For the Love of God, Volume 1/June 28
From Gospel Translations
Deuteronomy 33—34; Psalm 119:145-176; Isaiah 60; Matthew 8
HOW DOES THE PENTATEUCH end (Deut. 34)?
At a certain level, perhaps one might speak of hope, or at least of anticipation. Even if Moses himself is not permitted to enter the Promised Land, the Israelites are on the verge of going in. The “land flowing with milk and honey” is about to become theirs. Joshua son of Nun, a man “filled with the spirit of wisdom” (34:9), has been appointed. Even the blessing of Moses on the twelve tribes (Deut. 33) might be read as bringing a fitting closure to this chapter of Israel’s history.
Nevertheless, such a reading is too optimistic. Converging emphases leave the thoughtful reader with quite a pessimistic expectation of the immediate future. After all, for forty years the people have made promises and broken them, and have repeatedly been called back to covenantal faithfulness by the harsh means of judgment. In Deuteronomy 31, God himself predicts that the people will “soon prostitute themselves to the foreign gods of the land they are entering. They will forsake me and break the covenant I made with them” (31:16). Moses, this incredibly courageous and persevering leader, does not enter the Promised Land because on one occasion he failed to honor God before the people. In this respect, he serves as a negative foil to the great Hebrew at the beginning of this story of Israel: Abraham dies as a pilgrim in a strange land not yet his, but at least he dies with honor and dignity, while Moses dies as a pilgrim forbidden to enter the land promised to him and his people, in lonely isolation and shame. We do not know how much time elapsed after Moses’ death before this last chapter of Deuteronomy was penned, but it must have been substantial, for verse 10 reads, “Since then [i.e., since Moses’ death], no prophet has risen in Israel like Moses.” One can scarcely fail to hear overtones of the prophecy of the coming of a prophet like Moses (18:15-18). By the time of writing, other leaders had arisen, some of them faithful and stalwart. But none like Moses had arisen—and this is what had been promised.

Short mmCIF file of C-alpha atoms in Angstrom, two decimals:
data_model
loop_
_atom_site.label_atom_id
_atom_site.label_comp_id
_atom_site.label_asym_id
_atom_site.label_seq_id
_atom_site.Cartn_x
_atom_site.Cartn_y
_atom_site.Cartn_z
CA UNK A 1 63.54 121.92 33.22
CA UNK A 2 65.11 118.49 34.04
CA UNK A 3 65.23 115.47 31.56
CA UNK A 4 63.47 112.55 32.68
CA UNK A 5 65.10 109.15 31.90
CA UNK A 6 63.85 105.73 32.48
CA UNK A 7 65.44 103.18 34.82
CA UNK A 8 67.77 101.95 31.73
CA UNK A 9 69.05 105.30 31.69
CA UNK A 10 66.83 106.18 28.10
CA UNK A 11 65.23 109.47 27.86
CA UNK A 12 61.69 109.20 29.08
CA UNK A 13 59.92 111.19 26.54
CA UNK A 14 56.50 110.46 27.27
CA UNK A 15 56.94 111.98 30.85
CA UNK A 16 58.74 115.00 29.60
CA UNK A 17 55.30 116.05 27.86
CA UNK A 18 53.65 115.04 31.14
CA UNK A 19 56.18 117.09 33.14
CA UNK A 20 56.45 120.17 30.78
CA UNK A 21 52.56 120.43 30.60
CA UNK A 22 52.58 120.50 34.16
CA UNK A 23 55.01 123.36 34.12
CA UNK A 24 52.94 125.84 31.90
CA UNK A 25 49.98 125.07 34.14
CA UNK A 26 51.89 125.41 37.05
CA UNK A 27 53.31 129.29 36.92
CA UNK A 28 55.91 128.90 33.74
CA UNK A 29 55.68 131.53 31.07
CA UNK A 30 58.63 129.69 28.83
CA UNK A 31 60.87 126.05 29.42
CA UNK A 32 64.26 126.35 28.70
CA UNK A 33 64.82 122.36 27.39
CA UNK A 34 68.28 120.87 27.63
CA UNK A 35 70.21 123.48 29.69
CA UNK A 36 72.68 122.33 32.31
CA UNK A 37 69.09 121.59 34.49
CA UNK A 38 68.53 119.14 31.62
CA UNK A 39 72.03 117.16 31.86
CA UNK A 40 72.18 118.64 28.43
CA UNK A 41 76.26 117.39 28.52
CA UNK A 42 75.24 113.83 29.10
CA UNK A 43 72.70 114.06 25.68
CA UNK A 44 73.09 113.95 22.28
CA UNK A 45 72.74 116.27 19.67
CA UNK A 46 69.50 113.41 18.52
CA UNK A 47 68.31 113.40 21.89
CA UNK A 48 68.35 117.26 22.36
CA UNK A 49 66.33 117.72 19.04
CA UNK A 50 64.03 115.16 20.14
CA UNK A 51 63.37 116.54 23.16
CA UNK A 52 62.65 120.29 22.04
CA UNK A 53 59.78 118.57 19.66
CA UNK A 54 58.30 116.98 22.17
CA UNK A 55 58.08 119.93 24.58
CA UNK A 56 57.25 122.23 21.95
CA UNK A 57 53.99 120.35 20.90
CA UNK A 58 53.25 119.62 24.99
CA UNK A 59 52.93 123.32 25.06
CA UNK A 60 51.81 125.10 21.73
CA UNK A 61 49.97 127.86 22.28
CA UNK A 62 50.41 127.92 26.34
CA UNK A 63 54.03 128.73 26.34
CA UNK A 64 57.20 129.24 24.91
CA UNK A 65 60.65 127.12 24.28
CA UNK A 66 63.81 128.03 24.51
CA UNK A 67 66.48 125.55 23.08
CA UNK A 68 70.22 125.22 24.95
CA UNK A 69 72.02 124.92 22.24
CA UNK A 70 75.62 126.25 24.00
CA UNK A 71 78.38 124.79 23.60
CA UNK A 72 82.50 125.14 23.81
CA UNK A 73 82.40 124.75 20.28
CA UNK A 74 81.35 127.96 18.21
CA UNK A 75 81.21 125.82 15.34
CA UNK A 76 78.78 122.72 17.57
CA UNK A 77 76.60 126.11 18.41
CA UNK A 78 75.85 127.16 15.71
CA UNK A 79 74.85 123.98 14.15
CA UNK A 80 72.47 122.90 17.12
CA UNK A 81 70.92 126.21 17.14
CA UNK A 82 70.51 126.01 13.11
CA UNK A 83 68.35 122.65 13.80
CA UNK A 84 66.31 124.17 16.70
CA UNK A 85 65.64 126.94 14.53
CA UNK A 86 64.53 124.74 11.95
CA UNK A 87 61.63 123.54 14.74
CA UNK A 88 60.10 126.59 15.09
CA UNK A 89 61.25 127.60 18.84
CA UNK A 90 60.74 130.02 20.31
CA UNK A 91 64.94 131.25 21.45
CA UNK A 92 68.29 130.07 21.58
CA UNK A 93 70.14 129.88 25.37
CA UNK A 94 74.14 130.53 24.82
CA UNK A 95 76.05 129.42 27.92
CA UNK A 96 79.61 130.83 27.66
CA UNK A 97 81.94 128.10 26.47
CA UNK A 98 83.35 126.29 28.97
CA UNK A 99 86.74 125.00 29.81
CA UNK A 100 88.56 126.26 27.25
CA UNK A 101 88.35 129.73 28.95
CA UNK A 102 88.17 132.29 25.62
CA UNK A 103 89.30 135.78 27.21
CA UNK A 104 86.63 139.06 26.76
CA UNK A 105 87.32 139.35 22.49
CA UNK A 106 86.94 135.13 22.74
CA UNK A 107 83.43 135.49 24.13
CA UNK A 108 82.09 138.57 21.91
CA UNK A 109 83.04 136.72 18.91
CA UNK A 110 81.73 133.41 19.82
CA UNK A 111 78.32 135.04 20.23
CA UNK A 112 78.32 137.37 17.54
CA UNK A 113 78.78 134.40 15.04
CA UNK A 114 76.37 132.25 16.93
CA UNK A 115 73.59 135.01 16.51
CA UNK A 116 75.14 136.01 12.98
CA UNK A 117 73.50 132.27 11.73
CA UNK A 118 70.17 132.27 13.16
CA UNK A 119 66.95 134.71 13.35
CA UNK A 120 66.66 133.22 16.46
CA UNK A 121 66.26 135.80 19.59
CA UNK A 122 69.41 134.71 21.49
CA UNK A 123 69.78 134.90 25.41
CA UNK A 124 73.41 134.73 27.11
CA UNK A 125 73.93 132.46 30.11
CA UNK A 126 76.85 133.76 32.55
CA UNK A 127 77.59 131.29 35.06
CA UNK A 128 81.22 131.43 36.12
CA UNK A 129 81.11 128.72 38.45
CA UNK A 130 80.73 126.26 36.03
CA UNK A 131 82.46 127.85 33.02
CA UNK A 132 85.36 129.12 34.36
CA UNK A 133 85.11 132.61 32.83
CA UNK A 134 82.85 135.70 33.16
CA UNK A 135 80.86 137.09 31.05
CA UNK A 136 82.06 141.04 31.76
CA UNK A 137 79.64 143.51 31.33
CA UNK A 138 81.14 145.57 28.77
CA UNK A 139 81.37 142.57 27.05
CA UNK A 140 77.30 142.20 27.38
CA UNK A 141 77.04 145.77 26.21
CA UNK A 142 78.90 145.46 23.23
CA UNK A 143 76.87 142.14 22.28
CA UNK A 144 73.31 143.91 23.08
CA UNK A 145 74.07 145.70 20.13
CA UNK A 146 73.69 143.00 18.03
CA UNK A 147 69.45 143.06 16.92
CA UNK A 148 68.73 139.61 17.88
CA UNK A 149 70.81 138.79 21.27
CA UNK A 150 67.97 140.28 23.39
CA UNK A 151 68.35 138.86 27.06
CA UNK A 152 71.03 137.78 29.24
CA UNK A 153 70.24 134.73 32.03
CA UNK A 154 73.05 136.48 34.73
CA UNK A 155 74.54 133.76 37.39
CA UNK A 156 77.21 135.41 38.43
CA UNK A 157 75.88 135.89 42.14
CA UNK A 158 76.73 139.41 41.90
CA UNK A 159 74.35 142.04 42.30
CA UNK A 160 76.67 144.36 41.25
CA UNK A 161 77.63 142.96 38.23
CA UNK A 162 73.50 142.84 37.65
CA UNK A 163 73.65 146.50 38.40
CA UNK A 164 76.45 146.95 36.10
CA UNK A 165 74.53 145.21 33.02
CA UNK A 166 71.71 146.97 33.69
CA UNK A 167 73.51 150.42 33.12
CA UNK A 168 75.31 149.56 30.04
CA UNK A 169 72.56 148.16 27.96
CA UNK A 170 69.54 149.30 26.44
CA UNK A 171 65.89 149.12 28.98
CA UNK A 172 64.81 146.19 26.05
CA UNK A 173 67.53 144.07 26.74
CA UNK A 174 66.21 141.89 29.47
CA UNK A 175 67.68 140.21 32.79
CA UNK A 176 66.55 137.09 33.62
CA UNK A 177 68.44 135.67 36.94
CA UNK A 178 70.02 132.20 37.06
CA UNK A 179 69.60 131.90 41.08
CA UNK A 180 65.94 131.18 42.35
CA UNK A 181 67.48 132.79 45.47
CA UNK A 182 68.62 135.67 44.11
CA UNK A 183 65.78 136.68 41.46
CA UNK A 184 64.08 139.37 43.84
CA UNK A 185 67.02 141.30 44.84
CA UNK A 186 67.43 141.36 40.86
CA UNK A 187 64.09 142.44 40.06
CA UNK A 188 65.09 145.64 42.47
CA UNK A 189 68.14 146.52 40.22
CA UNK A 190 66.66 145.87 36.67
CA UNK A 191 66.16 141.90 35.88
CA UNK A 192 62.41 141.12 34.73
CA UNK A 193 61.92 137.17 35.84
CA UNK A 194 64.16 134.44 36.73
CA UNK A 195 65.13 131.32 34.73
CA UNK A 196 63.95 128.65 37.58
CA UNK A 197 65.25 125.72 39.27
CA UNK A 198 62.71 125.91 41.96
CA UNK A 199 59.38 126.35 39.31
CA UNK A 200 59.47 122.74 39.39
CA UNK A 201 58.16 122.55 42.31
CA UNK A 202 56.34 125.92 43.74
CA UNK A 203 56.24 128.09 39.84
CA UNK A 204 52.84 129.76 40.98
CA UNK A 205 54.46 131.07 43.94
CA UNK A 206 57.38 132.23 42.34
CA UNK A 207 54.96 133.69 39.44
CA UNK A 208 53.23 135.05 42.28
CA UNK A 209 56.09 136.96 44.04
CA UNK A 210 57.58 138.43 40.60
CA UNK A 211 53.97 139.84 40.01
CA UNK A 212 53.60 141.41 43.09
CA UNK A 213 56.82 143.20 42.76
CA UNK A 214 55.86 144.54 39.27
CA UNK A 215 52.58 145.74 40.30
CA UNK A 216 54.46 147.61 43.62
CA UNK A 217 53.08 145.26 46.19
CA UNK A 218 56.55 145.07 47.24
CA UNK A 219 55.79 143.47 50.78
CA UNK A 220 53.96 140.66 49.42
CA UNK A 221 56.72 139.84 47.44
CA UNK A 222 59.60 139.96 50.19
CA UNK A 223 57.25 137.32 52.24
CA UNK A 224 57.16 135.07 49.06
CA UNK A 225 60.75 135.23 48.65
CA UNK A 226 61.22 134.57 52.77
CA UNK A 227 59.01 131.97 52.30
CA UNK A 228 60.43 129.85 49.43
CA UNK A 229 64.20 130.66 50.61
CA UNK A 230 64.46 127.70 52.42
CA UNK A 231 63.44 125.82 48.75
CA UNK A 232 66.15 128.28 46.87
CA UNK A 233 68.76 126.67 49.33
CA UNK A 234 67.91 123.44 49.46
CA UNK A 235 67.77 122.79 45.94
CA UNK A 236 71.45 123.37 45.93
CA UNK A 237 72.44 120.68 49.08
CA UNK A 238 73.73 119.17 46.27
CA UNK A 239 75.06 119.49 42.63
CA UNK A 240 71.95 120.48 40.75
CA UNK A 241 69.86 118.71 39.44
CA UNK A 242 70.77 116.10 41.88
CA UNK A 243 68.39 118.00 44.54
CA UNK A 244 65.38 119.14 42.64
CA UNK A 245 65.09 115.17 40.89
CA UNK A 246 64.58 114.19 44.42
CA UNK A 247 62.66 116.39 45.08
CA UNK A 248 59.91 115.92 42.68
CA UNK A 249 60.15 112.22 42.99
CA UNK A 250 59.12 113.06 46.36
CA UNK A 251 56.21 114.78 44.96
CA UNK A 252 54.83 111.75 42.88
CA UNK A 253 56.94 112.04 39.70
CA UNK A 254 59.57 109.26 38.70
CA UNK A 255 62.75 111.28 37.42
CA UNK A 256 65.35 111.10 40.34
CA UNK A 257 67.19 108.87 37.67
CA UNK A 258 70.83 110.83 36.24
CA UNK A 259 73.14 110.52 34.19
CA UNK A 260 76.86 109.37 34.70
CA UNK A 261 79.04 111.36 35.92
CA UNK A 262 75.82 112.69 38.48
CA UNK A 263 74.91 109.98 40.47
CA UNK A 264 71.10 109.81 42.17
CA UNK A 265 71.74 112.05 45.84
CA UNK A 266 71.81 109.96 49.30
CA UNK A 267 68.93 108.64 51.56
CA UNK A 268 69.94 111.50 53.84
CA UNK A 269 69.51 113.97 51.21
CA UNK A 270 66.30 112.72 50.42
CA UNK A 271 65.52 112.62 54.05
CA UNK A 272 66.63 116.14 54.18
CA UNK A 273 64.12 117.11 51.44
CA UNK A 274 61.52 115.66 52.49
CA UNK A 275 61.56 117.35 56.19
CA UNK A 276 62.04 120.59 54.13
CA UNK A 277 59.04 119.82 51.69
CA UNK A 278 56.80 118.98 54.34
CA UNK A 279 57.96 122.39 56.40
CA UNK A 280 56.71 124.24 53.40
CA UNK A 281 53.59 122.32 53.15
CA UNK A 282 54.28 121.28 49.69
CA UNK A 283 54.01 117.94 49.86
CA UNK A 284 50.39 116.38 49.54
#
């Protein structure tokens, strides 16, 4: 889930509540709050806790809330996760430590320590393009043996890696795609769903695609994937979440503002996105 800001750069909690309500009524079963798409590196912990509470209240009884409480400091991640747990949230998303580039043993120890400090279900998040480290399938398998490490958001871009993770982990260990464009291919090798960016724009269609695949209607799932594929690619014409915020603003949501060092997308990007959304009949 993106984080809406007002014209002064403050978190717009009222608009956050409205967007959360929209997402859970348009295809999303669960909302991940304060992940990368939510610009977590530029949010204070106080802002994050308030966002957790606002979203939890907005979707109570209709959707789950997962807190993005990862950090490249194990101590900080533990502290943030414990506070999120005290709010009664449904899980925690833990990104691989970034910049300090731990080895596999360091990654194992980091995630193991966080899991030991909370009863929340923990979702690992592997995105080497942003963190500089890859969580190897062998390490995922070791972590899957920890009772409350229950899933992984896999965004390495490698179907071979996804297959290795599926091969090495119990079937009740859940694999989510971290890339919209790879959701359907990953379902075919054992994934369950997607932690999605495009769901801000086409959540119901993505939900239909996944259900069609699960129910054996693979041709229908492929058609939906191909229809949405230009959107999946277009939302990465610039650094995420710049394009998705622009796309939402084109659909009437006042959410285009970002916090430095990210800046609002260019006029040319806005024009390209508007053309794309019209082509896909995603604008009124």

These strands make the reader appreciate certain points, especially if the Pentateuch is placed within the storyline of the whole Bible. (1) The law-covenant simply did not have the power to transform the covenant people of God. (2) We should not be surprised by more instances of catastrophic decline. (3) The major hope lies in the coming of a prophet like Moses. (4) Somehow this is tied to the promises at the front end of the story: we wait for someone of Abraham’s seed through whom all the nations of the earth will be blessed.